Catch And Release Bull Shark-Then It Comes Back!

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Bullshark

Bull Sharks

Me and sharks have an interesting history-especially the bull shark.

I have this uncanny ability to find myself in interesting situations in the wild, especially when it comes to the apex predator of the ocean.

While fishing in the Chandeleur Island with television host Keith Warren in the early 2000s, I caught a five foot long blacktip just off the drop-off of an island we had been wade-fishing a few hours earlier.

Keith thought it would be best if we photographed the fish from the shore, so I hopped overboard waded to the bank with the fish still battling and brought it to shore.

We filmed the whole thing and then talked a bit about bull sharks and shark conservation.

“Sharks like the bull shark are potentially dangerous to man, but they play a valuable role in nature,” I said.

“Sharks are the apex predator in the Gulf of Mexico, and without them, the entire food chain would be disrupted. I occasionally take sharks to eat, but bulls have super thick hide and I think I will release this one to fight another day.”

At this point, Keith and I walked the big shark back out into the water and he demonstrated the proper technique for reviving a fish by pushing water through its gills. The fish seemed worn out but quickly gained its strength. Keith pushed it out toward the deep, and on camera, we said something about a job well done and started to walk back to shore.

Bullshark

Then something caught my eye: The shark we had released had swam out about 20 yards and then turned around toward us. We were in water over our knees a good 30 yards from the bank. There was no way we were going to outrun the shark, so I prepared to kick it the best I could.

As it got about 10 feet from us, it turned sideways for a second as if it shows its authority, and then turned the other direction. We both breathed a sigh of relief and were glad the camera was still running, because we did not think anyone would believe us. We said something about a close call and wrapped up the shoot.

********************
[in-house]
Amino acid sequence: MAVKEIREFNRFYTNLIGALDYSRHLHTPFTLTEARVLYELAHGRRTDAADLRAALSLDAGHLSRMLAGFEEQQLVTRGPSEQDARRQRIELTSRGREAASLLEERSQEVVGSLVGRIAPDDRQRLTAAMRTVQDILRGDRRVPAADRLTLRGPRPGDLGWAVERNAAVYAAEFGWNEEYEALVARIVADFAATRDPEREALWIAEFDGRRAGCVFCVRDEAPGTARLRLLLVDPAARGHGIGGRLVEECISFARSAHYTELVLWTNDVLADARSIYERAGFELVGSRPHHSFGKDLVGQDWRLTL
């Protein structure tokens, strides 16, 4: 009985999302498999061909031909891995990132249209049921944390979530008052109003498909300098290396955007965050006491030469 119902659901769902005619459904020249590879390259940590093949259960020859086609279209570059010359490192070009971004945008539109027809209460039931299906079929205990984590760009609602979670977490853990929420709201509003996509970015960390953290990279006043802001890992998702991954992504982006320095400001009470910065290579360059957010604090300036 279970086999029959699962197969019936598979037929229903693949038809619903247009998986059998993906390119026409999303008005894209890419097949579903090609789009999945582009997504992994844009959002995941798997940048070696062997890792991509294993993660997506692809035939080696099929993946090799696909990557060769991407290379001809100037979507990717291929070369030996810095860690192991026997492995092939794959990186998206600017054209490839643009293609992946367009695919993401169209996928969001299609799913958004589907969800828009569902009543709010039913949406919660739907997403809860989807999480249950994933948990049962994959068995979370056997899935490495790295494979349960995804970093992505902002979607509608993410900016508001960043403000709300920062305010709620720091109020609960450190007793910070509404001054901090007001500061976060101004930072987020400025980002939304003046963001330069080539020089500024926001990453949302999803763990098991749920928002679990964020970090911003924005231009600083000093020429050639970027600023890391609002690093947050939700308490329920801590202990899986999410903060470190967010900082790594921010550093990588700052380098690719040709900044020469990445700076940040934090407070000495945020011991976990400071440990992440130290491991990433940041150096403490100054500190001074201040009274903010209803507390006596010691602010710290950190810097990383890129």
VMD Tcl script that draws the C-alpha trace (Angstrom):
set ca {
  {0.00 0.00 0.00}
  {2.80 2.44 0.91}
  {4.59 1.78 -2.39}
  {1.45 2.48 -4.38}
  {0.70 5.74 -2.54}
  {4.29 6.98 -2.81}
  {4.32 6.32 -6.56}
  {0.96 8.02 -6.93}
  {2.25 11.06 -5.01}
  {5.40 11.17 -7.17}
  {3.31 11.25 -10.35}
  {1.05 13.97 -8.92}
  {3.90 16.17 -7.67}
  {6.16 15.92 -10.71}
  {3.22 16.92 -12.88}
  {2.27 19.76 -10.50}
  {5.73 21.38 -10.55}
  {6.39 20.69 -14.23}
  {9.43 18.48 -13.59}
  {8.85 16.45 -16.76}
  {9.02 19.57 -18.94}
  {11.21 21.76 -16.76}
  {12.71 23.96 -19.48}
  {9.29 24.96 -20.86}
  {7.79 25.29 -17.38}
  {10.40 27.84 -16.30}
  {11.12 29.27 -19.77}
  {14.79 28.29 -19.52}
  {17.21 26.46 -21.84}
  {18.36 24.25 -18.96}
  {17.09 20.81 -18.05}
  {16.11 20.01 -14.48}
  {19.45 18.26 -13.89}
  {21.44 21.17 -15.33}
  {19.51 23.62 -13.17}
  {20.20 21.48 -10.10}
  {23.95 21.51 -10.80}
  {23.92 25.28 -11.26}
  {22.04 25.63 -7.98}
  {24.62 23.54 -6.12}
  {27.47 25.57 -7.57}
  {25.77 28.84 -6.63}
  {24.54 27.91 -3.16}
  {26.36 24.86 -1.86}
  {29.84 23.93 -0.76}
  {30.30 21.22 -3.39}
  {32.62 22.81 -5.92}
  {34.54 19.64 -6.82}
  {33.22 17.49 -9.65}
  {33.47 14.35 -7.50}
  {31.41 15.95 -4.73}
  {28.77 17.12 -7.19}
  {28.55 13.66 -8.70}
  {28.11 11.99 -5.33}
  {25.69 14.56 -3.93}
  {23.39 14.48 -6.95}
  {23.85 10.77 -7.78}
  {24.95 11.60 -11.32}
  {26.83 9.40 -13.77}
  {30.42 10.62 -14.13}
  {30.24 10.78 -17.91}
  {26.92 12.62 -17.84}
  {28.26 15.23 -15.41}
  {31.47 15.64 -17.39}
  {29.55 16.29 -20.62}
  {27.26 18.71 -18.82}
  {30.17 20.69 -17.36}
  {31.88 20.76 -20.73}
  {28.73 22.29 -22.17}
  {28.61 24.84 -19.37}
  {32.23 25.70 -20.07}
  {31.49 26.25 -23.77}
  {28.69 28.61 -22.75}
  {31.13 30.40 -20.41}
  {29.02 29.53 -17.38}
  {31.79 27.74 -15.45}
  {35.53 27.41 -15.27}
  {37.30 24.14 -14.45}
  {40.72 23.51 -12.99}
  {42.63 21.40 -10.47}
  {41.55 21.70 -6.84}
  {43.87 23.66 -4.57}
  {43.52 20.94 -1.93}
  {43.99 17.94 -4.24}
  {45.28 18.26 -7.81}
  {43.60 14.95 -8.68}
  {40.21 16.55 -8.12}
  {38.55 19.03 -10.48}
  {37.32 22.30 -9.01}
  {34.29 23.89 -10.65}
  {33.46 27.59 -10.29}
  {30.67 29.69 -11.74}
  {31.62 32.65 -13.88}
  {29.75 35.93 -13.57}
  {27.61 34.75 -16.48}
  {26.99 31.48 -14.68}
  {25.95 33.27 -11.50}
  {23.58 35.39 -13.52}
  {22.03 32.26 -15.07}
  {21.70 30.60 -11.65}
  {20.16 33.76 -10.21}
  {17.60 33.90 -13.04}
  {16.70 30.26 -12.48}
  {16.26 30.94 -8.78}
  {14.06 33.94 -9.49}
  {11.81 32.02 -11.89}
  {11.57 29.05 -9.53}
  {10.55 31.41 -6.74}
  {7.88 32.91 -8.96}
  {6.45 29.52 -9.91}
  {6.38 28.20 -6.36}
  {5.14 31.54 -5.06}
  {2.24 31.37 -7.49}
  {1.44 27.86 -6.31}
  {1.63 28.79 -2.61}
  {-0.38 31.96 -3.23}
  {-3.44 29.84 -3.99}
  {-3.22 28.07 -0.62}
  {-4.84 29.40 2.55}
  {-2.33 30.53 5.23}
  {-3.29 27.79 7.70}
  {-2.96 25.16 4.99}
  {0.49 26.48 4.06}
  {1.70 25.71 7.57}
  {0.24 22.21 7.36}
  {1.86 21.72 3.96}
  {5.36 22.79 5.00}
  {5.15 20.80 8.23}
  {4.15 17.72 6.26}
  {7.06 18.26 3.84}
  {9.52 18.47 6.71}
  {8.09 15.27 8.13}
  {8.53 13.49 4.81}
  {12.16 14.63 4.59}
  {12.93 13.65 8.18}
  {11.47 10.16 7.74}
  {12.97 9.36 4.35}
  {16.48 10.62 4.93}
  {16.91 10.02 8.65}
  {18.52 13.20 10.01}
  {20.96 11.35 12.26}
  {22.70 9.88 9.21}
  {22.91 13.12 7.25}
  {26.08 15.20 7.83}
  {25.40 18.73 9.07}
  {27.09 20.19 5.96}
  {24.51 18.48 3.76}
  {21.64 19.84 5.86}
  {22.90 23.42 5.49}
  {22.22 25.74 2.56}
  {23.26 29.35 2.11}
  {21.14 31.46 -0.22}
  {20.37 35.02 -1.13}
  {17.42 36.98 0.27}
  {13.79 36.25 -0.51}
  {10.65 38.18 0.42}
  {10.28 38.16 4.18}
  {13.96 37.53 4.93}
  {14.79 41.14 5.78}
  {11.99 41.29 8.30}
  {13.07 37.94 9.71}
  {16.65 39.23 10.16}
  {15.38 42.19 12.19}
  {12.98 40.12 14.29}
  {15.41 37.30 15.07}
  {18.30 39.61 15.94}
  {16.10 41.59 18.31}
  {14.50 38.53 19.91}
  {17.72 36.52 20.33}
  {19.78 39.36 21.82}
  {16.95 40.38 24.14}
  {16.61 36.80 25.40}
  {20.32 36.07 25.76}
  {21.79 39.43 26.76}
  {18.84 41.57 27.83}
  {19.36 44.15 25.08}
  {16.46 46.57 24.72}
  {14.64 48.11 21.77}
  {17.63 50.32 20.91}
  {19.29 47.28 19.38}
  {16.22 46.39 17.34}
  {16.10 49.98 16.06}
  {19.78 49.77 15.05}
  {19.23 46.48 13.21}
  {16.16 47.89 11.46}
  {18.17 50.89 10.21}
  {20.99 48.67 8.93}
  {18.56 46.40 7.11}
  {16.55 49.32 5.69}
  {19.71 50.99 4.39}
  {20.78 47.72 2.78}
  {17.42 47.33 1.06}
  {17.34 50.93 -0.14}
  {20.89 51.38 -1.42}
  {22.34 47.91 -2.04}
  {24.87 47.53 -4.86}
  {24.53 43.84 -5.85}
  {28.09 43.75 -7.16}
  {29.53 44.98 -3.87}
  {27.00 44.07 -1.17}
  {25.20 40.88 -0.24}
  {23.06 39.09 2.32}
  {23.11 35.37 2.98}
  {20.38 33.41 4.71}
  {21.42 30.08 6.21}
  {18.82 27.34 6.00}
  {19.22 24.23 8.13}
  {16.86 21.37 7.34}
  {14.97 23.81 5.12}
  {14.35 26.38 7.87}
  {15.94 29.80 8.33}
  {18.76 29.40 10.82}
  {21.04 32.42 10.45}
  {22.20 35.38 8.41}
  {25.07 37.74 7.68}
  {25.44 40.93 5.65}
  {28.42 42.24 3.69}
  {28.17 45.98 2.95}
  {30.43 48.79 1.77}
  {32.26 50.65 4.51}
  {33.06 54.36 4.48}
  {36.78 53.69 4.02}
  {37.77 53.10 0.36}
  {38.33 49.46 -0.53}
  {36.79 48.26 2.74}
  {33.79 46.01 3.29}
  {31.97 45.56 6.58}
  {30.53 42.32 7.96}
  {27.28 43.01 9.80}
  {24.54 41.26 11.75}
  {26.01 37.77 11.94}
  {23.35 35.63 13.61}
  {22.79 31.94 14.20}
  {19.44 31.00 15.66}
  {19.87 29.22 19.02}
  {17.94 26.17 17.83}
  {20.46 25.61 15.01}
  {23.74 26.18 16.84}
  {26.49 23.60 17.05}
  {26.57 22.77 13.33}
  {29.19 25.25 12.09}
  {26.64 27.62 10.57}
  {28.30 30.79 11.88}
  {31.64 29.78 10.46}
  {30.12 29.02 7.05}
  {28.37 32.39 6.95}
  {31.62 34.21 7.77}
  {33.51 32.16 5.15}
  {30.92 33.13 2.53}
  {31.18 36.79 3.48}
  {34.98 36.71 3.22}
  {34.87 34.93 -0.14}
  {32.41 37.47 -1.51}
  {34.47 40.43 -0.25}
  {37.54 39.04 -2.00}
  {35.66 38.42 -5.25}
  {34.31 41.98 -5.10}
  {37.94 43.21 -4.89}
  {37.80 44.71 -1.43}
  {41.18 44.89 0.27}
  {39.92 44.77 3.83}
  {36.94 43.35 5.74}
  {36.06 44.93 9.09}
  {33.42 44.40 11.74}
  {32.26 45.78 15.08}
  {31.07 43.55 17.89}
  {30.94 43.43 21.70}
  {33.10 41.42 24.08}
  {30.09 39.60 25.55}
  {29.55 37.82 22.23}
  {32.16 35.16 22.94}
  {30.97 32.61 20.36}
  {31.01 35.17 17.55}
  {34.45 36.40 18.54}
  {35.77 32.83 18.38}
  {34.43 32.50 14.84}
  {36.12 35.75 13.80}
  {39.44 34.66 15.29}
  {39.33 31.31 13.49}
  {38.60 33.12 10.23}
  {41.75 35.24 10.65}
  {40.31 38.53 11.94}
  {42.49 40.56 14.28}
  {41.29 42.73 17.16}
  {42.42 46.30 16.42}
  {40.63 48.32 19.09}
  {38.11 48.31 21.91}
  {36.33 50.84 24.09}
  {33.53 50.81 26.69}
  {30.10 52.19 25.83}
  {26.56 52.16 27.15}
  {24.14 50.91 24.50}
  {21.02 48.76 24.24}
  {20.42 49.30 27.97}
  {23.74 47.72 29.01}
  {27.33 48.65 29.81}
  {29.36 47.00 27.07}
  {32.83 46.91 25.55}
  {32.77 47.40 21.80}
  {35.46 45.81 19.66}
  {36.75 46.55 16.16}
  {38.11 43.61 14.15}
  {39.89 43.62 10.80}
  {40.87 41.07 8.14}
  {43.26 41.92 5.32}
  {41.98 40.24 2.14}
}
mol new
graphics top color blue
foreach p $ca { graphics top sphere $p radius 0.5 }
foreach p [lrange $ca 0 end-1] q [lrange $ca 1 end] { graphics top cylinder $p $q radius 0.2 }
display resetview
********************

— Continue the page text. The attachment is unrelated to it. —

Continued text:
If you think that was a bit ironic, then check out what happened while tagging sharks near Sabine Pass.

Once again, I was out with Bill Killian but this time my friend, the late Clint Starling, was with us and he wanted to catch a shark. We set up near a rig 10 miles south of the jetties and started catching sharks immediately. A few were blacktips and spinners but most were Atlantic sharpnose, sharks, a species often called “sand shark” that grows to a maximum of around four feet in length.

A huge crew boat that services the oil rigs has the entire Gulf to go around but runs full blast about 50 yards out and throws a massive wave. Our boat near capsized and everything in it went flying including the three-foot Atlantic sharpnose I was in the process of tagging.

When we landed back into position the shark fell on my leg and took hold of my calf. A shark does this thing where it grabs with a bite and then takes a hunk. Luckily before it took, a hunk I knocked it back and looked down to see lots of blood.

Bill and Clint were freaking out but I assured them it would be alright. I asked Bill if he had any alcohol or peroxide and he did not. I looked down and saw a can of Dr. Pepper so I poured that on the wound, figuring it couldn’t hurt, pulled the bandana off my head and contained the bleeding. Bill was wanting to run it but the fish were still biting. We stayed another couple of hours and caught a whole bunch of sharks.

The shark left me a perfect shark jaw scar and a reminder that sometimes even the creatures you are trying to help are wild and free to prey on us if they so choose. I never got stitches and to this day (this was 1999) have an obvious scar.

Its kind of ironic the guy who was trying to save sharks, gets bit.

How’s that for gratitude?

Chester Moore, Jr.

 

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